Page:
Whatever subject you are studying, you will need to include references any time you use ideas or quotes from previous research and books in your essays, papers, reports or assignments.
What is referencing?
Referencing is when we include where we got our sources in our writing. By including references, you can support your ideas and ensure you don’t plagiarise (claim someone else’s idea or words as your own).
There are lots of referencing styles, but most include:
- A citation referring to the source of the text or idea
- A reference list or bibliography with the full details of all sources
Why do we reference our work?
- To give the original author credit when using their ideas
- Validate your points
- Allow the reader to follow up on sources
- Allow the reader to see how recent the sources are
- Prove that you have read up about the subject
- Avoid committing plagiarism
What is plagiarism?
Plagiarism is the copying of ideas and presenting them as your own, either directly or indirectly. This can include copying and pasting text or images without saying where they are from, not marking a quotation or summarising without including the original source. So, make sure you always include the original author.
Plagiarism is an academic offence and universities will not take it lightly if you have been found to plagiarise your work. If you are found plagiarising work at university, you will probably be failed, receive a warning and may even be removed from your course.
Most universities ask for a signed declaration from students to confirm all work is their own and will scan your submissions using anti-plagiarism software.
What are the referencing styles used at university?
There are many different referencing styles, and your university and tutors will confirm which style they want you to use. It can vary across faculties so make sure you know which style is preferred for your chosen subjects.
Common referencing styles include:
- Harvard style
- Modern Language Association (MLA)
- American Psychological Association (APA)
- Modern Humanities Research Association (MHRA)
- Oxford University Standard for the Citation of Legal Authorities (OSCOLA)
- Institute of Electrical and Electronics Engineers (IEEE)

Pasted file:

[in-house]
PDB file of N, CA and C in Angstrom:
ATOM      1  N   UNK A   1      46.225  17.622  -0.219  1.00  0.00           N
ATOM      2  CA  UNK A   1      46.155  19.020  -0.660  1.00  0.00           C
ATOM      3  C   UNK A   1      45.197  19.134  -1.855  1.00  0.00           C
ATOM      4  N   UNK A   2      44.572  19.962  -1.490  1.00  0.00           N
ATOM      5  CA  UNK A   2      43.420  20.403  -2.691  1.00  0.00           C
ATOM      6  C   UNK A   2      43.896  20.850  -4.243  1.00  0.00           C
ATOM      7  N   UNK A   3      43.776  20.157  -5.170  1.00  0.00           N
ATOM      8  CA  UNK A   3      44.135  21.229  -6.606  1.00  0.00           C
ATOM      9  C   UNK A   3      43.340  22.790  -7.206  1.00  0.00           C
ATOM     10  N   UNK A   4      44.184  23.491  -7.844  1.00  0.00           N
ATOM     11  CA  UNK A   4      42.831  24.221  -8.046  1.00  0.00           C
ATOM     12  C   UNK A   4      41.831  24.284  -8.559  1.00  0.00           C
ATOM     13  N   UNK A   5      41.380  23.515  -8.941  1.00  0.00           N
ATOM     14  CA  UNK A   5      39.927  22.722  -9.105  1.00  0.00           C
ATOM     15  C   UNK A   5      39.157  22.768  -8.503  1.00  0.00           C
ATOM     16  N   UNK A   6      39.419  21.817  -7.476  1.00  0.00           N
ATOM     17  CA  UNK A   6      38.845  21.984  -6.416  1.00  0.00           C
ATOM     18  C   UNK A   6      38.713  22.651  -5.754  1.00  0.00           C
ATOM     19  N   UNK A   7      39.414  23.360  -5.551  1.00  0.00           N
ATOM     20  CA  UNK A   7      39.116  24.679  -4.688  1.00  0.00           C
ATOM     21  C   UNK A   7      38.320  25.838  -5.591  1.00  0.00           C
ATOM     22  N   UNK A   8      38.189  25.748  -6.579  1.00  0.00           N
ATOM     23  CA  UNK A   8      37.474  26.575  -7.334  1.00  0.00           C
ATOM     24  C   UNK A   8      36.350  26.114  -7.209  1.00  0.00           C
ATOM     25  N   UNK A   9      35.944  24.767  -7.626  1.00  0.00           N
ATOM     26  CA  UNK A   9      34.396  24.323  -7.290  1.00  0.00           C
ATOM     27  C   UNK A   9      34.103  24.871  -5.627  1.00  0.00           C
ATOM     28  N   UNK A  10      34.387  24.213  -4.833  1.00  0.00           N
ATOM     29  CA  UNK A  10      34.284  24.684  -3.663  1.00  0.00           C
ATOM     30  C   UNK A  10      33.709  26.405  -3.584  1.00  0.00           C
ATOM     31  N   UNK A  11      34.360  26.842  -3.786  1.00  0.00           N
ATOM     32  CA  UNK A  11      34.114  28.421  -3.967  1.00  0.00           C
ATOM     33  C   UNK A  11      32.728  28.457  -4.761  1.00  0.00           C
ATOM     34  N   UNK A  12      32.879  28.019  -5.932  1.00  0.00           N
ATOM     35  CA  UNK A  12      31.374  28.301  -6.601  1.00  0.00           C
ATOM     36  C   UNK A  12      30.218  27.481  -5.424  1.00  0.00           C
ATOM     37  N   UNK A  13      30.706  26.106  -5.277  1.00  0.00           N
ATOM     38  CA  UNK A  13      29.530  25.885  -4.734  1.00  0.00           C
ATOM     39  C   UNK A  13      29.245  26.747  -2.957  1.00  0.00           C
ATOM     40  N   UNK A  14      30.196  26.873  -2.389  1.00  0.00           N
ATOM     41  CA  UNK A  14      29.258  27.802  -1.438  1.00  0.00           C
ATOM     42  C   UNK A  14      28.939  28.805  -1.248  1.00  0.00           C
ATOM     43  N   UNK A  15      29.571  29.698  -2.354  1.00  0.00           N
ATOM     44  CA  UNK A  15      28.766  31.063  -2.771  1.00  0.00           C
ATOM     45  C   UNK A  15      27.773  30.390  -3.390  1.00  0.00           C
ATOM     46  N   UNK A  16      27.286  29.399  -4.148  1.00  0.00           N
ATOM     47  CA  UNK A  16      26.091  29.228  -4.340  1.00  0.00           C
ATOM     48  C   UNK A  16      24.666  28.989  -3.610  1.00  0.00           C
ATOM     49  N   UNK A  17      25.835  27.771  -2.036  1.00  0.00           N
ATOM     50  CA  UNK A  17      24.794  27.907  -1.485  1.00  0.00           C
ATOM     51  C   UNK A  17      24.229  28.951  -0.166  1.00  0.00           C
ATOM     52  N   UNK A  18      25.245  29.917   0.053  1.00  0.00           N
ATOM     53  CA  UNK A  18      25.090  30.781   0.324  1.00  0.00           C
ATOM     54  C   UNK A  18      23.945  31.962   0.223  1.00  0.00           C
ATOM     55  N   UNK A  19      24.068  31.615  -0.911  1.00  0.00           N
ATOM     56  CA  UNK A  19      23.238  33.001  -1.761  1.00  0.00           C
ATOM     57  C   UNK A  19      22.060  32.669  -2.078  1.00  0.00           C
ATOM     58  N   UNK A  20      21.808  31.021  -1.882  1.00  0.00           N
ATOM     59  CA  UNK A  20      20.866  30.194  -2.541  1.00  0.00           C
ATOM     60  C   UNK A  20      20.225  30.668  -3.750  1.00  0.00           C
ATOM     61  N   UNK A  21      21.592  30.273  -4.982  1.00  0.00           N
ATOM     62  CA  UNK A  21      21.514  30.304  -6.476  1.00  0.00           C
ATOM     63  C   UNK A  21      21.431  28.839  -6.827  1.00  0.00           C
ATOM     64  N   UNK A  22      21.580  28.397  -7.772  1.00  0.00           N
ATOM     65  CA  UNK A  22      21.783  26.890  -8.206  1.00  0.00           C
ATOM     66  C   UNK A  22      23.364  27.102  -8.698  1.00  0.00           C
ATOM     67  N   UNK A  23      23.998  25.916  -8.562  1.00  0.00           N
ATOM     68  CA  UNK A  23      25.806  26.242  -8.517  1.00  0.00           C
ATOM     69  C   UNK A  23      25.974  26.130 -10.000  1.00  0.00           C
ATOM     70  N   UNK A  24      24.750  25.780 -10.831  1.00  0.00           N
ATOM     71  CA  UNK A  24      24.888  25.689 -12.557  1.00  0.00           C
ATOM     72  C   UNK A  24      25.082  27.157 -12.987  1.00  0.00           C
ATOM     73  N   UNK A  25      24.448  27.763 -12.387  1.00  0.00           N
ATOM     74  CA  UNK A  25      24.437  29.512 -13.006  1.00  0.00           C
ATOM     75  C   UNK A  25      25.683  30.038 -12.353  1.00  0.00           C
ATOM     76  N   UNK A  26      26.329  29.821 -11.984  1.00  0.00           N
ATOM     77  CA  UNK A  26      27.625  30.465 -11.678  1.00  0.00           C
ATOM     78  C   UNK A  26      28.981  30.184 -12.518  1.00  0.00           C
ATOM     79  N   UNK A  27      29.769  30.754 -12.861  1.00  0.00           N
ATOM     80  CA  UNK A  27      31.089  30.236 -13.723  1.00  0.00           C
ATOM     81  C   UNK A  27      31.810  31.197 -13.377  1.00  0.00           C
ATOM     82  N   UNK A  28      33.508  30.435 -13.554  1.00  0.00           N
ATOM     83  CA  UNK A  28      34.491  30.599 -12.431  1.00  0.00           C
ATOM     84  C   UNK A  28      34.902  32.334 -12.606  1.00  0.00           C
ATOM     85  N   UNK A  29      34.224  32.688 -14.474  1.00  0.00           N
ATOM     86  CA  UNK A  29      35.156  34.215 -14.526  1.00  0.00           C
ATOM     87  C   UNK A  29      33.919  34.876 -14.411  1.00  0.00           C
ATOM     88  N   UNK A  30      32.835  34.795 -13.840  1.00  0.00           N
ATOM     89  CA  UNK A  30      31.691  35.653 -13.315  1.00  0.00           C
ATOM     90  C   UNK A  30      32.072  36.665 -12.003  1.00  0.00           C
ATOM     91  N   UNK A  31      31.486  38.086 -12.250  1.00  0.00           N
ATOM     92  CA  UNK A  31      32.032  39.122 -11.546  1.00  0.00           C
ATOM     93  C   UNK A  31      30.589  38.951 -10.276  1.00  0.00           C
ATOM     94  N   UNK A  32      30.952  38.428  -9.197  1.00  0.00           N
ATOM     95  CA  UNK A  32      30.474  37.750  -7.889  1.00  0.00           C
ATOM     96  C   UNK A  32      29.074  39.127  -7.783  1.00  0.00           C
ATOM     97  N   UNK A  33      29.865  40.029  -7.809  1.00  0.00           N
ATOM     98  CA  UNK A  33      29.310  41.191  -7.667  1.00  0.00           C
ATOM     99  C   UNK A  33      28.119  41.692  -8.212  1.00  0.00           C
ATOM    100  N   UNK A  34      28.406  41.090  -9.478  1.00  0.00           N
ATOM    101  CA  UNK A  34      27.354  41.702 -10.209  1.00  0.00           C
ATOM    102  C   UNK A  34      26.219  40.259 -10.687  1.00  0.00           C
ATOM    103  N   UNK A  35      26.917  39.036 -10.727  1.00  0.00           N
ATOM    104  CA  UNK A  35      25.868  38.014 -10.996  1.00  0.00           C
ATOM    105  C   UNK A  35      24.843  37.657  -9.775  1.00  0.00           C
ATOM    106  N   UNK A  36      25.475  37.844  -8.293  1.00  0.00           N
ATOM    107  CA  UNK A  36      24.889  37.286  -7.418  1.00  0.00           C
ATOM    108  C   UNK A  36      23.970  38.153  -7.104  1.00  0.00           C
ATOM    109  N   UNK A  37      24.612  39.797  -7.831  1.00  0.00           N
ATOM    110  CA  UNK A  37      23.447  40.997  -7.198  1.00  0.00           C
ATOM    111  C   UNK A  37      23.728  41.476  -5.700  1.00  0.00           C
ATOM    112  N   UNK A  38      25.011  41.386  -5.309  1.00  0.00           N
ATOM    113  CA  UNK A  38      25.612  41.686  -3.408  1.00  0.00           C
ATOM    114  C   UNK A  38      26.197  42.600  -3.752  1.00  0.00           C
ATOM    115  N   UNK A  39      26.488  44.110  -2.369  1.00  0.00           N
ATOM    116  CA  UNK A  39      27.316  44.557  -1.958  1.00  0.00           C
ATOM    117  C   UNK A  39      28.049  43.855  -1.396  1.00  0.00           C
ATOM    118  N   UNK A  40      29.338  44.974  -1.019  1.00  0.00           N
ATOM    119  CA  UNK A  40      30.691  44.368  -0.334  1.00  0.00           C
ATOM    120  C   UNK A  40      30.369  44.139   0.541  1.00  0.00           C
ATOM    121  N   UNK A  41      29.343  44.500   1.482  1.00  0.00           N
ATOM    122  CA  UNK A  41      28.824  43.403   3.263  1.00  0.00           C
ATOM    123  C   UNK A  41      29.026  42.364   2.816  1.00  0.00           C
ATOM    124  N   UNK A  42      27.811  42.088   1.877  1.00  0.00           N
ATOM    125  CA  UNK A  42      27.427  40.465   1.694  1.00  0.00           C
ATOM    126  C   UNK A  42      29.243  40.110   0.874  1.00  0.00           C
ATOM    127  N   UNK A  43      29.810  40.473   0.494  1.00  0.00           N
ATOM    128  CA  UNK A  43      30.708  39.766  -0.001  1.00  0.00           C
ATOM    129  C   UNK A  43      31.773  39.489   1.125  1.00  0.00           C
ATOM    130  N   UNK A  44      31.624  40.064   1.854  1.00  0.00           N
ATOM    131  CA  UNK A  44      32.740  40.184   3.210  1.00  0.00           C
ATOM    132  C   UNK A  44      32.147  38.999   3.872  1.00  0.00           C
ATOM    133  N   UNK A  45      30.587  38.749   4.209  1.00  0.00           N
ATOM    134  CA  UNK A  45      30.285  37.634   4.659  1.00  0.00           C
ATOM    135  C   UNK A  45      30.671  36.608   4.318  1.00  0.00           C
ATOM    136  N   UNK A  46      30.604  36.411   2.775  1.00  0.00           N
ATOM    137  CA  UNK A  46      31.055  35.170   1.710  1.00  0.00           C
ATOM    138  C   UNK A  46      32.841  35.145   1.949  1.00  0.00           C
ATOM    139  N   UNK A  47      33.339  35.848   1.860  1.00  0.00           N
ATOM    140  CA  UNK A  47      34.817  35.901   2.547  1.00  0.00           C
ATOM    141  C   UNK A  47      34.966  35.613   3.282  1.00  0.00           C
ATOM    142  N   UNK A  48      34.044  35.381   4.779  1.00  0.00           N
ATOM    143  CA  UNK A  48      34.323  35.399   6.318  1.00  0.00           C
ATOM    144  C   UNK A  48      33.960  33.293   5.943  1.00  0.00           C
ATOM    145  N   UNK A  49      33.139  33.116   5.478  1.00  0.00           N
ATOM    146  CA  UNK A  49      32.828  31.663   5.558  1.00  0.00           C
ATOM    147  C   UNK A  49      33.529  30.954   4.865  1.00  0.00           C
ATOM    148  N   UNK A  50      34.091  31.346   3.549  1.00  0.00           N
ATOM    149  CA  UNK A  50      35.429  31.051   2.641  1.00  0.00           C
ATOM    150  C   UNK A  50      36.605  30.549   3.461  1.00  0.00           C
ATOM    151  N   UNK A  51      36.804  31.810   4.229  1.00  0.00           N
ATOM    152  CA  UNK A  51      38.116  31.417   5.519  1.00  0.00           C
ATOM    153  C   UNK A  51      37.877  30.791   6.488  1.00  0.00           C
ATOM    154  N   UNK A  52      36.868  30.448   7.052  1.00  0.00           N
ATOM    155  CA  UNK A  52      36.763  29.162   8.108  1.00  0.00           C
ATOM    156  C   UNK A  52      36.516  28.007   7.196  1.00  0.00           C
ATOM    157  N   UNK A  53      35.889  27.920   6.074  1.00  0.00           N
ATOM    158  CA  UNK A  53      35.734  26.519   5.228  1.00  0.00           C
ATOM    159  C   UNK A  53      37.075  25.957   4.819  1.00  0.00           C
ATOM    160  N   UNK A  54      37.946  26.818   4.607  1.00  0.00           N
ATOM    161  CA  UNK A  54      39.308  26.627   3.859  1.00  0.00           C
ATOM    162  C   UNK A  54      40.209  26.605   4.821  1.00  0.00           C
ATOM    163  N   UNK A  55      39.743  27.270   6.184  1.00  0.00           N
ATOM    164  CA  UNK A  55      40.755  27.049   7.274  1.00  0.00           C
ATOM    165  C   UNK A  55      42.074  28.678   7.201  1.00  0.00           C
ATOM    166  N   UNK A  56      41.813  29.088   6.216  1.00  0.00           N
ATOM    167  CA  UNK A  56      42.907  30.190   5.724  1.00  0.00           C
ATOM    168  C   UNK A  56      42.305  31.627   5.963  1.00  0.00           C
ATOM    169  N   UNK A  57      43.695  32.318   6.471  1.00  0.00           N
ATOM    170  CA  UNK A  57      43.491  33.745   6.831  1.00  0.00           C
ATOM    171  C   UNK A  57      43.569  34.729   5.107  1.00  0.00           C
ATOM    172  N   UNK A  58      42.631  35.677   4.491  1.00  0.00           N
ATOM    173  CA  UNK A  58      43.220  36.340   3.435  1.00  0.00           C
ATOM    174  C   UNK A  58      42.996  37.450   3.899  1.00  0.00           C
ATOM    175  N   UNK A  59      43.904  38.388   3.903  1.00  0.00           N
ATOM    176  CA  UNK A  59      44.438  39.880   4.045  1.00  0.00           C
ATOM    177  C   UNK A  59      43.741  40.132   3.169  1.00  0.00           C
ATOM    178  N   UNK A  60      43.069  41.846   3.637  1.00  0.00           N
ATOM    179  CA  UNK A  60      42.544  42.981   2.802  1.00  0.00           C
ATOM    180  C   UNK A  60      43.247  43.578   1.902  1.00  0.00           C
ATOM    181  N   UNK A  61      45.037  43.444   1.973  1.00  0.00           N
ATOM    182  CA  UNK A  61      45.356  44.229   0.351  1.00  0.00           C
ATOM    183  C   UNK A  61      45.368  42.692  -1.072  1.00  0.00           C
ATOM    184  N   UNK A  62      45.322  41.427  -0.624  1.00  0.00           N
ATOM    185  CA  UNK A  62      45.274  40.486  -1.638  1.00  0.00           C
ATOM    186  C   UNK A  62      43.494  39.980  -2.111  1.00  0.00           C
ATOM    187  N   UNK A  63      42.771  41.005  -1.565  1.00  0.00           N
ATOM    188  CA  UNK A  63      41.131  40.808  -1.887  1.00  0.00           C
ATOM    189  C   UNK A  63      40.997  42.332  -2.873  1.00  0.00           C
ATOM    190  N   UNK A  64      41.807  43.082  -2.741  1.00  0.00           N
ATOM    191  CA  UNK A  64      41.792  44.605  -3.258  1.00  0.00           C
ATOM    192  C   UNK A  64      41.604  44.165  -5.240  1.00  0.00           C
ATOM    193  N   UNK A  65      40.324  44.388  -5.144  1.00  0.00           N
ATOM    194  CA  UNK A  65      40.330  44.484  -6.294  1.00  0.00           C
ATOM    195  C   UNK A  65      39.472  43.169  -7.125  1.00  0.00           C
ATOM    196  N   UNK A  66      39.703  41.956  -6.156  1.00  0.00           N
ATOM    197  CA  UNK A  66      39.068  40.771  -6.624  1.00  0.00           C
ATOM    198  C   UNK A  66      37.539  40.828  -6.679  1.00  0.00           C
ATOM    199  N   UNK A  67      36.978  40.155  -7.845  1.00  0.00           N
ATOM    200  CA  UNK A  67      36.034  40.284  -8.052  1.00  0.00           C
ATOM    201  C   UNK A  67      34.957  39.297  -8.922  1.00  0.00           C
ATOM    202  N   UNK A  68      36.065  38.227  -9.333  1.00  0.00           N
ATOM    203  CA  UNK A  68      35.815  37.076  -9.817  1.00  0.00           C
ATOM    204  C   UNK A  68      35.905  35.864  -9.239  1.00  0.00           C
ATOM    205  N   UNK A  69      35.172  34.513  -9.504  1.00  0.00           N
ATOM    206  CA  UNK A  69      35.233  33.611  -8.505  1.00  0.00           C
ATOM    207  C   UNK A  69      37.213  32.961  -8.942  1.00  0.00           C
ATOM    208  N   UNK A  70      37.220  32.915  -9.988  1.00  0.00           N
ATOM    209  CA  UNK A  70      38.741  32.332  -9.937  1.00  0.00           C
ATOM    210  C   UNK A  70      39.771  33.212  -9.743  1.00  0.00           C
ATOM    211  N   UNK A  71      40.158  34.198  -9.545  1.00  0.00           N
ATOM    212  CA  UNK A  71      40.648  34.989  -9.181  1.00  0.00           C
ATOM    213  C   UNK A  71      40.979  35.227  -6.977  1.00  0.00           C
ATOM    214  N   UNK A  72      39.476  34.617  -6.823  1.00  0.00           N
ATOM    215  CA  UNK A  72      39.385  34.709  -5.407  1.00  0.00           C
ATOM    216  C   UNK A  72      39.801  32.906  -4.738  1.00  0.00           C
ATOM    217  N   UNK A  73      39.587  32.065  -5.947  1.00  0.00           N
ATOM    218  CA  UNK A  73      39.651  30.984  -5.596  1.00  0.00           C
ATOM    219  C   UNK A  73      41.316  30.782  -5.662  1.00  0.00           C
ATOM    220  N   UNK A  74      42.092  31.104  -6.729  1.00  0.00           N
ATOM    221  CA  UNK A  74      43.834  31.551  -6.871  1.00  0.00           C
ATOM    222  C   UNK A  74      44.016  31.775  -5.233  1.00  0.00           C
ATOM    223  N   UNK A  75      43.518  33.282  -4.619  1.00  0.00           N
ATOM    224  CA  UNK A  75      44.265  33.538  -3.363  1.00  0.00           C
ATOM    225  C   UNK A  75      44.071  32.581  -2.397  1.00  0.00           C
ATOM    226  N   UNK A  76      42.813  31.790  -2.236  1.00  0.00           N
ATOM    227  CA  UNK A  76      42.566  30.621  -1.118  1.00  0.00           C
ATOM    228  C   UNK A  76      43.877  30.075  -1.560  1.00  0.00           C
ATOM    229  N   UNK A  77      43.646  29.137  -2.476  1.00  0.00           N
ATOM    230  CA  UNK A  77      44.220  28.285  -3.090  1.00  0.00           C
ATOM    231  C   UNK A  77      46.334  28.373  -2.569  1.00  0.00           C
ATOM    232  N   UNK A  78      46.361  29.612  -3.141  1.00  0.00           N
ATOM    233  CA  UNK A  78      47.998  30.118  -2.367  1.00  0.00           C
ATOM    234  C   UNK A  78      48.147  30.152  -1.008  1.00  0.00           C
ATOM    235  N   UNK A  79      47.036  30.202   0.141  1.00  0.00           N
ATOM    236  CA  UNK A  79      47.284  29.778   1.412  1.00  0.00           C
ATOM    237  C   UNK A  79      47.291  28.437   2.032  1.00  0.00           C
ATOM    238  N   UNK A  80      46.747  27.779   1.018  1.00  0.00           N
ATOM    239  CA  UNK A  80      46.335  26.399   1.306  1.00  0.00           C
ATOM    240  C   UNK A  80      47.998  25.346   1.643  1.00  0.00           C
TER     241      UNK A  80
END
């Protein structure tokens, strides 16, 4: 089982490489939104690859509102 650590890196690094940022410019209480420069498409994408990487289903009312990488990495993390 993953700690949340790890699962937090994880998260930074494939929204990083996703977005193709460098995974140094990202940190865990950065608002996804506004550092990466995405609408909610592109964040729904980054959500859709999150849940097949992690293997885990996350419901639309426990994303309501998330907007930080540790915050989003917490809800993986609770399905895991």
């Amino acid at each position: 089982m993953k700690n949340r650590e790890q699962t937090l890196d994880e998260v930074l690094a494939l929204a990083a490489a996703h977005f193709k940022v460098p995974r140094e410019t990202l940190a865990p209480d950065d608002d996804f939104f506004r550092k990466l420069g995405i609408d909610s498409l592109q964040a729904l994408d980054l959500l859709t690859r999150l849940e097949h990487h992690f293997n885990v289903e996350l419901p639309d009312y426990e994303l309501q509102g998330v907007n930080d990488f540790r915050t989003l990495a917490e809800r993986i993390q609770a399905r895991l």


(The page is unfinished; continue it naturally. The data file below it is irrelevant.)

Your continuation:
- American Medical Association (AMA)
- Chicago/Turabian style
- Vancouver style
Which referencing style should I use?
Your university will have a referencing style guide for all students that gives examples of how they want you to reference your sources. However, if you are given the choice, many find Harvard style the most straightforward and easy to use.
Harvard style is most common in the UK, MHRA is used in humanities, APA style is used in social sciences, Vancouver is often used in biomedicine and OSCOLA is used for referencing in law.
How do I use in-text citations?
If you use quotes, paraphrase other’s comments or refer to other people’s points of view, you need to include an in-text citation. Quotes need to be shown using quotation marks to show that it is a direct copy of someone else’s words.
In a similar way, paraphrasing, where you rephrase the original source, still needs a citation but does not need quotation marks. The format of your in-text citation will change depending on what style of referencing you must use.
For example, in Harvard referencing you will write the quote followed by (author’s surname, date of publication) in brackets.
How do I write a bibliography or list of references?
The bibliography is where you include all the information related to any sources you have cited throughout your essay, project or assignment. Some referencing styles such as OSCOLA or Chicago style don’t require a bibliography at the end of the piece because they have full source information included in the footnotes throughout, therefore the information has already been provided.
Most of the time these lists are formatted alphabetically by the author’s last name and will include information about the source so others can refer to it if they wish. Sometimes you need to include sources that you read but may have not used in your final piece, depending on the style of referencing you choose.
These lists are an excellent way to stay organised because you can add your sources as you are reading and studying and then you will have a great source to refer to once you start working on your assignment.
An example of a bibliography entry in the Harvard style would be:
Author’s last name, first initial(s) (year of publication) name of book/source, edition, company and location
Are there tools to help me reference sources?
There are some sites and tools that can help when it comes to referencing. Often universities will make it clear whether you are allowed to use these tools and which ones they would recommend for their students.
Universities will also provide guides to referencing.